A forlorn-looking girl in a mourning dress holds a picture of her late father. An impossibly young soldier, probably prepubescent, stands at attention with his bayoneted musket. An African-American in Union uniform sits stoically with his wife and two daughters. A pair of uniformed comrades pose comically, each holding a cigar in the other’s mouth.
The U.S. Civil War was the most photographed conflict of the 19th century, despite the relative infancy of the technology and its cumbersome, laborious nature at the time. While pictures of death and destruction on American battlefields helped dispel many of the previously held romantic notions of war, images of the living also remain haunting and provocative even today, telling their stories or leaving behind tantalizing mysteries.
The Library of Congress recently acquired a remarkable collection of hundreds of portrait photographs and other materials from the Liljenquist (pronounced “LIL-lee-en-quist“) family, which will be the subject of “The Last Full Measure,” a Library of Congress exhibit opening April 12, 2011, to coincide with the 150th anniversary of the beginning of the Civil War.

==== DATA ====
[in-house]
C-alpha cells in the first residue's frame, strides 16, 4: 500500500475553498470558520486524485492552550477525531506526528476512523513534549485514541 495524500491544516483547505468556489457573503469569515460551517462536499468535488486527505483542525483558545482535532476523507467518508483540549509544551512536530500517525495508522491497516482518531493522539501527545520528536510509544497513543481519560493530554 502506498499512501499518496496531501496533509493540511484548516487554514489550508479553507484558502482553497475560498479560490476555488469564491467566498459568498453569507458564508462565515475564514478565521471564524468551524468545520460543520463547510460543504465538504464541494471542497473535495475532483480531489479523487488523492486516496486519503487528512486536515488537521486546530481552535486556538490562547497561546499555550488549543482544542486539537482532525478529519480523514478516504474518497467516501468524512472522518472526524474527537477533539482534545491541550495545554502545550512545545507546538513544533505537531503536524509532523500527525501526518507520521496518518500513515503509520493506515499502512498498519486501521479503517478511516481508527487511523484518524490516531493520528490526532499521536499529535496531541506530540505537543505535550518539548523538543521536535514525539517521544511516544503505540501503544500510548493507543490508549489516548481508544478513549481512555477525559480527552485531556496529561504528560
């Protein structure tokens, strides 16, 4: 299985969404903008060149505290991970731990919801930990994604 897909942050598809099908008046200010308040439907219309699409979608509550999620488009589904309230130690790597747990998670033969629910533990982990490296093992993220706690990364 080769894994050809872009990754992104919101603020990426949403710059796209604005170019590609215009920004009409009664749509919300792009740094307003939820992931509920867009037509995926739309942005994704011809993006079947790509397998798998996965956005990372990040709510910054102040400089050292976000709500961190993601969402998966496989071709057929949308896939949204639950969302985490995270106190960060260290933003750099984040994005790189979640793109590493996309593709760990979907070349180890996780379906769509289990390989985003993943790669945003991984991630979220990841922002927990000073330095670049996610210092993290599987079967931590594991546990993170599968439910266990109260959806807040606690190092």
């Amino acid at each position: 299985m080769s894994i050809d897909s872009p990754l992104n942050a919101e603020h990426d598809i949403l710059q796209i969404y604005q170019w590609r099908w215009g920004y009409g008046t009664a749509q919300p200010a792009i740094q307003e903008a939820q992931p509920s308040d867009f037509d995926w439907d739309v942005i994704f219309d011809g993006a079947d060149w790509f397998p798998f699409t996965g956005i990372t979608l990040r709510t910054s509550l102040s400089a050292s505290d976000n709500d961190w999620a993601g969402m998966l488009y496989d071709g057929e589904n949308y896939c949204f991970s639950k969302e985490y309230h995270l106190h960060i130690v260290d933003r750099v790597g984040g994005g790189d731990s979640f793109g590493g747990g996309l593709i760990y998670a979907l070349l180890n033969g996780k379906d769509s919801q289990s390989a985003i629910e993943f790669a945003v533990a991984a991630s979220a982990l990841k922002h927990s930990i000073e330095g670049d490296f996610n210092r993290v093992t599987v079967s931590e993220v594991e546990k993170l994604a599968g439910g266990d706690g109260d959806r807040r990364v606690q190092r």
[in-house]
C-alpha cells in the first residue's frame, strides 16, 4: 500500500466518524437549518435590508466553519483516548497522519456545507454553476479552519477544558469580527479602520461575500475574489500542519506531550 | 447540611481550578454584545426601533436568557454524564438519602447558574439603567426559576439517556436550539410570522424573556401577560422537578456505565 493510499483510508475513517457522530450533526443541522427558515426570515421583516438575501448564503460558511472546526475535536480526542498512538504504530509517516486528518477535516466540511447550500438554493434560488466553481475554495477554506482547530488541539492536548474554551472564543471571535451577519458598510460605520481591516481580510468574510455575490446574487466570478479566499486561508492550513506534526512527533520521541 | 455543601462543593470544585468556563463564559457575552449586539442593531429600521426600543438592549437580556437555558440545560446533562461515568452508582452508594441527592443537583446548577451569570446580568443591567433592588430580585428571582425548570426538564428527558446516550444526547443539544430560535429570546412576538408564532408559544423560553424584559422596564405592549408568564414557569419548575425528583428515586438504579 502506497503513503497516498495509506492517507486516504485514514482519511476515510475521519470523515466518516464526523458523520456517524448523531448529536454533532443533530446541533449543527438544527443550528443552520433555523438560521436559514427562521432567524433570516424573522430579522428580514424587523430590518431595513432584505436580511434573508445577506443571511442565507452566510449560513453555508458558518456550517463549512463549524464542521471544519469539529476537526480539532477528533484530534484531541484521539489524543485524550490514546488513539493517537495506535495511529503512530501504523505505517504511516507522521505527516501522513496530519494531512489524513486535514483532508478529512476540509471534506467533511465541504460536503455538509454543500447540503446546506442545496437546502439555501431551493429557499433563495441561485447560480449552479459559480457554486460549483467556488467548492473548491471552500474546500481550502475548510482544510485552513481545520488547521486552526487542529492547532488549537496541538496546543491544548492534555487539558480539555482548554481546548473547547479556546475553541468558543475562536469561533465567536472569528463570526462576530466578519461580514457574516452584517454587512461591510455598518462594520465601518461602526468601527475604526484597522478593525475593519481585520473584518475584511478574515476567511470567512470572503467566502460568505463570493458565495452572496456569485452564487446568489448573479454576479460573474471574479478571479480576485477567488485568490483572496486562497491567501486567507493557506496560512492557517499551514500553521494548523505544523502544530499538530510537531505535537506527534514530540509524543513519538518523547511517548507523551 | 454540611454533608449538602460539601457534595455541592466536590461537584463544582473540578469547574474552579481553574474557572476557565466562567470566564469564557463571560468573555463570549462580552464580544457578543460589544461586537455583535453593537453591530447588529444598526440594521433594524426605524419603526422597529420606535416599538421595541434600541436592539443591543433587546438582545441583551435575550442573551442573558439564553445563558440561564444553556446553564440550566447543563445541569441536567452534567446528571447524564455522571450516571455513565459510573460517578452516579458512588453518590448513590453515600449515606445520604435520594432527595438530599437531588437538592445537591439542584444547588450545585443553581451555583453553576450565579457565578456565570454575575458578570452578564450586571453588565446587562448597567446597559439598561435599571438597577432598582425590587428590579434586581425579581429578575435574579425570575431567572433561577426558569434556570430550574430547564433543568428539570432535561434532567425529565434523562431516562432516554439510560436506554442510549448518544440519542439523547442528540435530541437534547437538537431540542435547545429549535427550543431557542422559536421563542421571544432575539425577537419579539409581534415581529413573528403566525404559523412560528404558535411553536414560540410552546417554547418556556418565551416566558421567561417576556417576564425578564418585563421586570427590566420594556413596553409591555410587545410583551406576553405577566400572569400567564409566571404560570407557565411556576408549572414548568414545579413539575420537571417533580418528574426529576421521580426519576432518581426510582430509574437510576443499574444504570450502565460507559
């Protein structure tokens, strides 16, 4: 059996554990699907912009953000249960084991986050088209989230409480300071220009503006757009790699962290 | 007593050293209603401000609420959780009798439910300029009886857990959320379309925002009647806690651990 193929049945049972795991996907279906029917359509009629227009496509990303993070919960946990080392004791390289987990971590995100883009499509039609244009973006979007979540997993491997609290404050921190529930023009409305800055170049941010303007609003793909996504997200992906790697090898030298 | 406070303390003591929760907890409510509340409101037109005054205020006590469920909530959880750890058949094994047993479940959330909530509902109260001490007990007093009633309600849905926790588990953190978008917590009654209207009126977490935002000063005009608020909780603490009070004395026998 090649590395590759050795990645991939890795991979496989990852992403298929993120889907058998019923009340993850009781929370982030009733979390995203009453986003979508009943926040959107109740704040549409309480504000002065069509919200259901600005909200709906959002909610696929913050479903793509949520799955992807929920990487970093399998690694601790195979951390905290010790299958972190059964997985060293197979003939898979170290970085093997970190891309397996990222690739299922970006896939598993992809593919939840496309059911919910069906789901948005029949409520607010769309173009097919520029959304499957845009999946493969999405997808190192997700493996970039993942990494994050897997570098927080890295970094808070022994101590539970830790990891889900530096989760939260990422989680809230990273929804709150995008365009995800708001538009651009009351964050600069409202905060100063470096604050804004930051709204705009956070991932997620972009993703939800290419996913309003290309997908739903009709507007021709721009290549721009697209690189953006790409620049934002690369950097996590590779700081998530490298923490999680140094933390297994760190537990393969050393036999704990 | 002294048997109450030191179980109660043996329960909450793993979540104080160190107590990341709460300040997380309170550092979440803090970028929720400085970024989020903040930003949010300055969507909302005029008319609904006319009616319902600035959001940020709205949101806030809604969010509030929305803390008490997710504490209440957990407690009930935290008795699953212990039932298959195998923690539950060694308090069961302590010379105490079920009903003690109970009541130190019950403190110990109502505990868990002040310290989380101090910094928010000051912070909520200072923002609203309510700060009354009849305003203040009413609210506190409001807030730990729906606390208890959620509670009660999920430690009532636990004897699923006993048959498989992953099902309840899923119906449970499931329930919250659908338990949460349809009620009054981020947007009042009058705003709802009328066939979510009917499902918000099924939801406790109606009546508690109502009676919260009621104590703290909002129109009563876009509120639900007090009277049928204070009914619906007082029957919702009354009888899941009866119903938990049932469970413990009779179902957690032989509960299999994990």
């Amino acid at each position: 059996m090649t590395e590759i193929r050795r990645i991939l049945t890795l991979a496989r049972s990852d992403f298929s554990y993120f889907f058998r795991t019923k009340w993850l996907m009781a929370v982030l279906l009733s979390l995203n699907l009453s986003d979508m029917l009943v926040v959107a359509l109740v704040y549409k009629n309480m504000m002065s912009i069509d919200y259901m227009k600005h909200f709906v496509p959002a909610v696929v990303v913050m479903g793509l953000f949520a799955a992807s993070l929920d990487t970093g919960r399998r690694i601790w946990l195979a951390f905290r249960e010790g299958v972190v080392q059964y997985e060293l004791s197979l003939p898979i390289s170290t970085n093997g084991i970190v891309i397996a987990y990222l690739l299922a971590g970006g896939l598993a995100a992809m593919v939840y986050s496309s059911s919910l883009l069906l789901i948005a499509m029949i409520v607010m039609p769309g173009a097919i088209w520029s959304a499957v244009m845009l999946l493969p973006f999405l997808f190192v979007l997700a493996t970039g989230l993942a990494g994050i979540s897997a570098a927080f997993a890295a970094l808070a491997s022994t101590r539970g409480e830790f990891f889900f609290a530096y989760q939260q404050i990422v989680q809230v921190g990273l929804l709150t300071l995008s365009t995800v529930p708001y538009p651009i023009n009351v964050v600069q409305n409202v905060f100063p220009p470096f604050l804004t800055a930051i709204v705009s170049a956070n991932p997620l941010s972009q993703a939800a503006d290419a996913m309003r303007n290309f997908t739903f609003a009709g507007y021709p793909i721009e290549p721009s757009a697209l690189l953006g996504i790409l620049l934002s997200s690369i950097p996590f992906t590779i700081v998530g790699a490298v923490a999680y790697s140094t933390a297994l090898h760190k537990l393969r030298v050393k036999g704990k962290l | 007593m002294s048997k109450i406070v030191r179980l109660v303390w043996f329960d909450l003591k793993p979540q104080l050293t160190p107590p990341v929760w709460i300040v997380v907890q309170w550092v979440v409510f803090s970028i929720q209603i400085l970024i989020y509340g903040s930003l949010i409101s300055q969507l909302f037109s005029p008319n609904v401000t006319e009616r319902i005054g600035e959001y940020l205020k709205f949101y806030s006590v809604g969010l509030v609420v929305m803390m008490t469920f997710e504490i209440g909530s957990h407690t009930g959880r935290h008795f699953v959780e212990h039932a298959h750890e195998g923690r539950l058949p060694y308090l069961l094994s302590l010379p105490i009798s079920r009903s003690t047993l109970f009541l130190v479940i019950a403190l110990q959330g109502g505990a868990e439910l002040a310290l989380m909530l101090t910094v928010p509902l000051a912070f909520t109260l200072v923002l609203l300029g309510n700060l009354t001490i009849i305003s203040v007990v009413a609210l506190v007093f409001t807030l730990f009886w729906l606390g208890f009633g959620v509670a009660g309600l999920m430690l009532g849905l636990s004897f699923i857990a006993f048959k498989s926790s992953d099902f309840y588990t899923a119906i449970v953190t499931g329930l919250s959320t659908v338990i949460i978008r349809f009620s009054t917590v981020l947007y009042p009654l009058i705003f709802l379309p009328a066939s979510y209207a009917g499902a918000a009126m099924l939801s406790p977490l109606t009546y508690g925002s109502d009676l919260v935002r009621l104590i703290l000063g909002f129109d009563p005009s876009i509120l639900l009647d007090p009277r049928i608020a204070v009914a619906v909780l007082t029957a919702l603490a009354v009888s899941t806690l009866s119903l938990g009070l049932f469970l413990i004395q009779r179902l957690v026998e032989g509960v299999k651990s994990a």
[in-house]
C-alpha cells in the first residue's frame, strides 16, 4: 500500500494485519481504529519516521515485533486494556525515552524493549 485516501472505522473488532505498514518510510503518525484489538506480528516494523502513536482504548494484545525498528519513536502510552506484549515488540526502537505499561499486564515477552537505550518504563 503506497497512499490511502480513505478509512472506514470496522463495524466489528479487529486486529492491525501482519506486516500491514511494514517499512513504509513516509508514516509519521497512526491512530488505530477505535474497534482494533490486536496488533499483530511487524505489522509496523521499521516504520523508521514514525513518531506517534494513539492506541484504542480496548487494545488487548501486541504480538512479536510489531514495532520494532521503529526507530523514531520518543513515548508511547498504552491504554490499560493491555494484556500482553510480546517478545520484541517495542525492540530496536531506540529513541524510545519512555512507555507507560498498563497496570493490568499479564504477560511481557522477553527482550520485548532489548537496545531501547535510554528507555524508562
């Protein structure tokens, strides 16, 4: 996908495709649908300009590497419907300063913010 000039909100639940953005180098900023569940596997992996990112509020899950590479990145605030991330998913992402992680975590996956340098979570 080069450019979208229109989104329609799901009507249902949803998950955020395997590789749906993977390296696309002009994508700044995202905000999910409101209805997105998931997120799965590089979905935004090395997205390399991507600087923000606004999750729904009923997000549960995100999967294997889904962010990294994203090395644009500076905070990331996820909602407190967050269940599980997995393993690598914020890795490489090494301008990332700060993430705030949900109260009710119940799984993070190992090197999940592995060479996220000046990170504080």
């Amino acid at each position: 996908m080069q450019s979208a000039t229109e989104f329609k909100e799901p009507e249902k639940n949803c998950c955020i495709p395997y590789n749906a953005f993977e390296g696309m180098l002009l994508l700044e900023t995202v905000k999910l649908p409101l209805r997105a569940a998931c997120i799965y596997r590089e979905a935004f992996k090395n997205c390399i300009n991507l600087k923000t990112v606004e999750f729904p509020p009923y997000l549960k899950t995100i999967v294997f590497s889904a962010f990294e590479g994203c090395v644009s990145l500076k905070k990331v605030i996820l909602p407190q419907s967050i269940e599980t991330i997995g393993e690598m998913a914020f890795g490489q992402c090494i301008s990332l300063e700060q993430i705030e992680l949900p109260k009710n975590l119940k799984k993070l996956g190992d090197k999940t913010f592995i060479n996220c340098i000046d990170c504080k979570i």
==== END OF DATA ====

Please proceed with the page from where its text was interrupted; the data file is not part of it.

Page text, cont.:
Today, the Library posted 693 photos of “Civil War Faces” on its popular Flickr page. The images are also available online at loc.gov, where you can download them in amazingly high-resolution TIF files of roughly 70 megabytes or more each.
Unfortunately, very little identifying information is known about most of the photos and the people pictured. However, as has been the goal of the Library’s Flickr project from the start, we’re hoping the community at large will help tag and comment on the pictures.
Most of the people and photographers are unidentified, and we’d love to learn more about them. Please let us know if you recognize a face from your family, a regiment, or a photographer’s painted studio backdrop! You can read some of the personal stories that did survive in notes found with the photo cases.
Information that is ultimately confirmed will help augment the pictures’ official bibliographic records.
One of the things that strikes me about the photos is how “modern” some of the subjects look, with an immediacy and vitality to their visages that contrasts with people in many other historical photos who look a bit like dated and distant inhabitants of a time long since passed.
What impressions do you get when you look at them?